Dokell says his crew worked around the clock from 10:30 p.m. Friday until about 4:00 p.m. on Sunday and brought down the most critical portions of the building without incidents and only minimal impact to nearby structures. The building was finally at a stage where it was no longer a safety hazard.
"We cleaned up the debris from the Main Street side so Metro could restart its light rail line operation the next morning. We only had a small amount of glass to replace in the adjoining 17-story structure. There was no damage to the low-rise building," Dokell says.
"From an operational standpoint, we considered the job a big success. We were extremely pleased with the efforts by our people. They worked together well as a team, and lots of folks from all our other divisions were very supportive and volunteered to help do whatever we needed. We really had all the tools, equipment and people we needed to get this job done right and on time,” he says.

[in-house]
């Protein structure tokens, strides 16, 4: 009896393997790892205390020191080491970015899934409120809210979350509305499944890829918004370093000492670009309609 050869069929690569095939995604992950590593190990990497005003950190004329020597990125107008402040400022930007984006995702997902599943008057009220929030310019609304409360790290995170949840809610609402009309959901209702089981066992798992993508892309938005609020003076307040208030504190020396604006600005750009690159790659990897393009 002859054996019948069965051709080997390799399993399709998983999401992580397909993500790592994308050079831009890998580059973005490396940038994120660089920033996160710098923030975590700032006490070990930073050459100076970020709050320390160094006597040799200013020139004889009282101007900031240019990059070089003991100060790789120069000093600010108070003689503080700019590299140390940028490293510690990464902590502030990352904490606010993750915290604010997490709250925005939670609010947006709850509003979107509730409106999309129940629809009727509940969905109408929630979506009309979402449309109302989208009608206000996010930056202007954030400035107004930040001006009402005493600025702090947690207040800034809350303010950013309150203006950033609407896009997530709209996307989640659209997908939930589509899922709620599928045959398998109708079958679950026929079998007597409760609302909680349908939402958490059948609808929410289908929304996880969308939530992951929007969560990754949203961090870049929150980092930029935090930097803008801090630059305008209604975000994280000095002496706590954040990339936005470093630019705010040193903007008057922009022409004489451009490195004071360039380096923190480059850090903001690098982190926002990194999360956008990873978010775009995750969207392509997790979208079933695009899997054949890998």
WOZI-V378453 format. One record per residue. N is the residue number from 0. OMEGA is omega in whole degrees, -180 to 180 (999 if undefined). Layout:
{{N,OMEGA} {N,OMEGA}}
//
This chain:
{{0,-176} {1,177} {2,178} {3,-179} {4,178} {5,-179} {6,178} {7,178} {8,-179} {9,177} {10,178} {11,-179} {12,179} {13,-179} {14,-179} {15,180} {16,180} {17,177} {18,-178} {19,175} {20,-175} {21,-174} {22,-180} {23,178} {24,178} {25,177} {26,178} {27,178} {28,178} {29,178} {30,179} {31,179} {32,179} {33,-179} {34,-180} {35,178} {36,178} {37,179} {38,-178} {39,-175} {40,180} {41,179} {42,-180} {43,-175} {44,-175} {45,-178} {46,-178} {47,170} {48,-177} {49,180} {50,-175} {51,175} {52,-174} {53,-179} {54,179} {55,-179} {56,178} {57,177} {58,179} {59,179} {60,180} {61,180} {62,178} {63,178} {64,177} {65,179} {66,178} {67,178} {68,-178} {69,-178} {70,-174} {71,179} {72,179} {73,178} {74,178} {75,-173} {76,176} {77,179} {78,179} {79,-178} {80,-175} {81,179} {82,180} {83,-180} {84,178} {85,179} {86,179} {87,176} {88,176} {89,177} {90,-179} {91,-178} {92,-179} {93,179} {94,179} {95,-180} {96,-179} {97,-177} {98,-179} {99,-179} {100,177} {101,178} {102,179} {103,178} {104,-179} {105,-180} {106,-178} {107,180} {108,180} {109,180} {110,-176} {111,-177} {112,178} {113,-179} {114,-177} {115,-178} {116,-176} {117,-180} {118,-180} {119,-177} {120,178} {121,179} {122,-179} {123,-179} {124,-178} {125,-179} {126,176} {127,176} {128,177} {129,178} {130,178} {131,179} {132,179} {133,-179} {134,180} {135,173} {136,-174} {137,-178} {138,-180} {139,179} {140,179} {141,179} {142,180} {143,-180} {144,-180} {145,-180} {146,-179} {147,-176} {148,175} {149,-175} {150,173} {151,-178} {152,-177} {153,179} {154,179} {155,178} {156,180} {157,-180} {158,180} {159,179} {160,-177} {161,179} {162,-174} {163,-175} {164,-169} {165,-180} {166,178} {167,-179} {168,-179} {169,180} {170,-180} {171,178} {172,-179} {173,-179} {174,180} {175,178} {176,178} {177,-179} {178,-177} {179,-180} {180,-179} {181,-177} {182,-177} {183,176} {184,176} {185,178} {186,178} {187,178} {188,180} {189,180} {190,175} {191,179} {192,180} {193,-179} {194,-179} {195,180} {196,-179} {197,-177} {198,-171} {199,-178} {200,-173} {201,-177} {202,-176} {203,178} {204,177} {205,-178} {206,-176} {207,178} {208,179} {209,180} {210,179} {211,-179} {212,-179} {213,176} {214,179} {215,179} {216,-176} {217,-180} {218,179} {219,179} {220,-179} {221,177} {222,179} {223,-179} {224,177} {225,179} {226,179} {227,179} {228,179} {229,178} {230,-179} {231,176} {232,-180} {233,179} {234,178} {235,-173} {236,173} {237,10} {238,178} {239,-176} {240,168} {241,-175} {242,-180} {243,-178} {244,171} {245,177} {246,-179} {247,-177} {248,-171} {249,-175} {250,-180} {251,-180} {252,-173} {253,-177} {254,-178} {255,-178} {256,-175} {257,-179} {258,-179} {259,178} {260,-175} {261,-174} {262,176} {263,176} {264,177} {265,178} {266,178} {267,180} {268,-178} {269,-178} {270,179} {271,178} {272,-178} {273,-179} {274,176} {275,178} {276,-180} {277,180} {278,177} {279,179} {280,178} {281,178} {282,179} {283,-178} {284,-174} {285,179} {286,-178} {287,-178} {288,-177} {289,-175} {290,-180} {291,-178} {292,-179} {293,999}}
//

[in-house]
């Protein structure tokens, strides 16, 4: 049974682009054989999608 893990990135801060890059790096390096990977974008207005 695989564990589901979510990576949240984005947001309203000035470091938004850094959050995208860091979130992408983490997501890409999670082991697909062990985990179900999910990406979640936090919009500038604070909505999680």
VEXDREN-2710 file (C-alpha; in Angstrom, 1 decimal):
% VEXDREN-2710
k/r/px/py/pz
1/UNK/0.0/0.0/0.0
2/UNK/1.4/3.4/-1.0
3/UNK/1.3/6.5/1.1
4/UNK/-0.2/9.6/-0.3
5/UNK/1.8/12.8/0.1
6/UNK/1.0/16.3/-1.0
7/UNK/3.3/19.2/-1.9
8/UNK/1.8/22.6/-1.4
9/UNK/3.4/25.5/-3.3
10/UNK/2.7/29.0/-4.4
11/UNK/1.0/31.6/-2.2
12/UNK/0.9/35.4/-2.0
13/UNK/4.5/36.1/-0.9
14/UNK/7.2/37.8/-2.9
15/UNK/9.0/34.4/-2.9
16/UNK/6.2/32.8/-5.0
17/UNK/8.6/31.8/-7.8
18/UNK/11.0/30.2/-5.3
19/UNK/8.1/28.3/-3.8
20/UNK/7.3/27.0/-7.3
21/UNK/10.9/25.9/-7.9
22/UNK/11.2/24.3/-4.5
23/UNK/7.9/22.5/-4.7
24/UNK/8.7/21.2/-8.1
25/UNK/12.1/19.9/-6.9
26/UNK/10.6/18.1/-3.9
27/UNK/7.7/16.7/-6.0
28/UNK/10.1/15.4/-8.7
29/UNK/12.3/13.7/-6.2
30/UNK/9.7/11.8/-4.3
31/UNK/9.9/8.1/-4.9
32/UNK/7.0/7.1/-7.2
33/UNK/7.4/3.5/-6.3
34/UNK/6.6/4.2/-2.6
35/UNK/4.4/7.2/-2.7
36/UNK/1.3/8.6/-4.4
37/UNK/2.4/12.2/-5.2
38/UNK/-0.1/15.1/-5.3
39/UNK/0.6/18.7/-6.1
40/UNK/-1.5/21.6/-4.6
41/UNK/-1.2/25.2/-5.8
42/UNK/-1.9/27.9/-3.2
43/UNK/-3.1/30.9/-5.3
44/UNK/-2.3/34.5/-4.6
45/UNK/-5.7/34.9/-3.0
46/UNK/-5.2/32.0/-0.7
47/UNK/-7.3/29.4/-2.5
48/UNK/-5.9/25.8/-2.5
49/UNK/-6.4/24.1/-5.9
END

Cherry's crews returned to the site Monday morning to begin removing the middle third of the building. This task was accomplished by the end of the week, and the site was cleared of all debris by the end of the following week.
Unable to Recycle
Because the building had been so unstable, Cherry was only able to access the structure's basement, first and second floors before the demolition. Because of this, the company was unable to remove any salvageable or recyclable items from the old hotel or perform asbestos abatement work. Because the building debris contained asbestos, all materials from the demolition were taken to an approved landfill site for disposal.
"For us, as a major recycling company, it was terribly disappointing not to be able to salvage or recycle any materials from the Savoy building," says Leonard Cherry, owner and principal of Cherry. "In the majority of our demolition jobs, we are able to go in and remove salvageable items and then recycle about 88 percent of all building materials, including concrete, steel and other building components."